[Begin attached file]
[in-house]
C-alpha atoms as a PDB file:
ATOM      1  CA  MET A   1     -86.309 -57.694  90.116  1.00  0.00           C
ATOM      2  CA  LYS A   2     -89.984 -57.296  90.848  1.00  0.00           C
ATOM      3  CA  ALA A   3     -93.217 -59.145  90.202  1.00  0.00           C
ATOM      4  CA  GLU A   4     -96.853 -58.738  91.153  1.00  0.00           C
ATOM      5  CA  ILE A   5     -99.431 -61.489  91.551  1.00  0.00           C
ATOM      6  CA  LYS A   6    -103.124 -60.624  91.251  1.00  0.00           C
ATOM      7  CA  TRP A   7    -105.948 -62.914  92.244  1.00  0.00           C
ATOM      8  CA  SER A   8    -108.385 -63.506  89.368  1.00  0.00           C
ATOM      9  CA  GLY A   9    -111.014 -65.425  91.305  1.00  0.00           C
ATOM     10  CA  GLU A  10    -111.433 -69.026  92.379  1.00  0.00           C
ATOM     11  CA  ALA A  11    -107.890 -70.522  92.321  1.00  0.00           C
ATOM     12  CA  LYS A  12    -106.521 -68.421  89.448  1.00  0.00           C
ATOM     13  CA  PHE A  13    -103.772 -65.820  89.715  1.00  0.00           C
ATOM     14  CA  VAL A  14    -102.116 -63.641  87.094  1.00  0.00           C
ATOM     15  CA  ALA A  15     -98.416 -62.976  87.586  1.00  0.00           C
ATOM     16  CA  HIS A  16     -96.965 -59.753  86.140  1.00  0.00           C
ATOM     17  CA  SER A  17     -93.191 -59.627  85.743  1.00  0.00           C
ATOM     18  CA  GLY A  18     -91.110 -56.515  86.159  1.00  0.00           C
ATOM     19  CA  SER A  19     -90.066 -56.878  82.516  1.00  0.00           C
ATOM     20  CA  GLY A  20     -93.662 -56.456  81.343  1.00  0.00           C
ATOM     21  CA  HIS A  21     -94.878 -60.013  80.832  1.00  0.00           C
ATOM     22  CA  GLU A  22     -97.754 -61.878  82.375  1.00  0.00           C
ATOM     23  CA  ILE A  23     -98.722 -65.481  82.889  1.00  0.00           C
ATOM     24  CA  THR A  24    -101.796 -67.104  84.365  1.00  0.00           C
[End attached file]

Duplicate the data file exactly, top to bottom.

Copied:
[in-house]
C-alpha atoms as a PDB file:
ATOM      1  CA  MET A   1     -86.309 -57.694  90.116  1.00  0.00           C
ATOM      2  CA  LYS A   2     -89.984 -57.296  90.848  1.00  0.00           C
ATOM      3  CA  ALA A   3     -93.217 -59.145  90.202  1.00  0.00           C
ATOM      4  CA  GLU A   4     -96.853 -58.738  91.153  1.00  0.00           C
ATOM      5  CA  ILE A   5     -99.431 -61.489  91.551  1.00  0.00           C
ATOM      6  CA  LYS A   6    -103.124 -60.624  91.251  1.00  0.00           C
ATOM      7  CA  TRP A   7    -105.948 -62.914  92.244  1.00  0.00           C
ATOM      8  CA  SER A   8    -108.385 -63.506  89.368  1.00  0.00           C
ATOM      9  CA  GLY A   9    -111.014 -65.425  91.305  1.00  0.00           C
ATOM     10  CA  GLU A  10    -111.433 -69.026  92.379  1.00  0.00           C
ATOM     11  CA  ALA A  11    -107.890 -70.522  92.321  1.00  0.00           C
ATOM     12  CA  LYS A  12    -106.521 -68.421  89.448  1.00  0.00           C
ATOM     13  CA  PHE A  13    -103.772 -65.820  89.715  1.00  0.00           C
ATOM     14  CA  VAL A  14    -102.116 -63.641  87.094  1.00  0.00           C
ATOM     15  CA  ALA A  15     -98.416 -62.976  87.586  1.00  0.00           C
ATOM     16  CA  HIS A  16     -96.965 -59.753  86.140  1.00  0.00           C
ATOM     17  CA  SER A  17     -93.191 -59.627  85.743  1.00  0.00           C
ATOM     18  CA  GLY A  18     -91.110 -56.515  86.159  1.00  0.00           C
ATOM     19  CA  SER A  19     -90.066 -56.878  82.516  1.00  0.00           C
ATOM     20  CA  GLY A  20     -93.662 -56.456  81.343  1.00  0.00           C
ATOM     21  CA  HIS A  21     -94.878 -60.013  80.832  1.00  0.00           C
ATOM     22  CA  GLU A  22     -97.754 -61.878  82.375  1.00  0.00           C
ATOM     23  CA  ILE A  23     -98.722 -65.481  82.889  1.00  0.00           C
ATOM     24  CA  THR A  24    -101.796 -67.104  84.365  1.00  0.00           C